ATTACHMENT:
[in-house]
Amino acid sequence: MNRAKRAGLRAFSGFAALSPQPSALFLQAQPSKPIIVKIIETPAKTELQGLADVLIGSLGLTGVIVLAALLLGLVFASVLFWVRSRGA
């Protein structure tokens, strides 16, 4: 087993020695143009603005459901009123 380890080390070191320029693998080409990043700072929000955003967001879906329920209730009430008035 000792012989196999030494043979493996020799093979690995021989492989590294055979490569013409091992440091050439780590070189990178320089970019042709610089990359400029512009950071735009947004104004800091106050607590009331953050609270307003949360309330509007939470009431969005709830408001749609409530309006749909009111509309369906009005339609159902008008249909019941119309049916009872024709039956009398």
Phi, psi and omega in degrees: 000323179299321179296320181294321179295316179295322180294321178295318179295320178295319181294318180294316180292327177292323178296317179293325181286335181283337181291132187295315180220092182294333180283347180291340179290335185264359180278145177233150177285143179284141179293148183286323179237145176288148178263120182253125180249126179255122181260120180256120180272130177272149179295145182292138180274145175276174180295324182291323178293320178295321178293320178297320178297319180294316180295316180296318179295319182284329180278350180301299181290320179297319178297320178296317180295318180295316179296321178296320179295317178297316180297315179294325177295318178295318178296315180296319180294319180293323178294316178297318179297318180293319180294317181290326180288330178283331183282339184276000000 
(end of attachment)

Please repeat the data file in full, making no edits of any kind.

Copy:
[in-house]
Amino acid sequence: MNRAKRAGLRAFSGFAALSPQPSALFLQAQPSKPIIVKIIETPAKTELQGLADVLIGSLGLTGVIVLAALLLGLVFASVLFWVRSRGA
């Protein structure tokens, strides 16, 4: 087993020695143009603005459901009123 380890080390070191320029693998080409990043700072929000955003967001879906329920209730009430008035 000792012989196999030494043979493996020799093979690995021989492989590294055979490569013409091992440091050439780590070189990178320089970019042709610089990359400029512009950071735009947004104004800091106050607590009331953050609270307003949360309330509007939470009431969005709830408001749609409530309006749909009111509309369906009005339609159902008008249909019941119309049916009872024709039956009398």
Phi, psi and omega in degrees: 000323179299321179296320181294321179295316179295322180294321178295318179295320178295319181294318180294316180292327177292323178296317179293325181286335181283337181291132187295315180220092182294333180283347180291340179290335185264359180278145177233150177285143179284141179293148183286323179237145176288148178263120182253125180249126179255122181260120180256120180272130177272149179295145182292138180274145175276174180295324182291323178293320178295321178293320178297320178297319180294316180295316180296318179295319182284329180278350180301299181290320179297319178297320178296317180295318180295316179296321178296320179295317178297316180297315179294325177295318178295318178296315180296319180294319180293323178294316178297318179297318180293319180294317181290326180288330178283331183282339184276000000 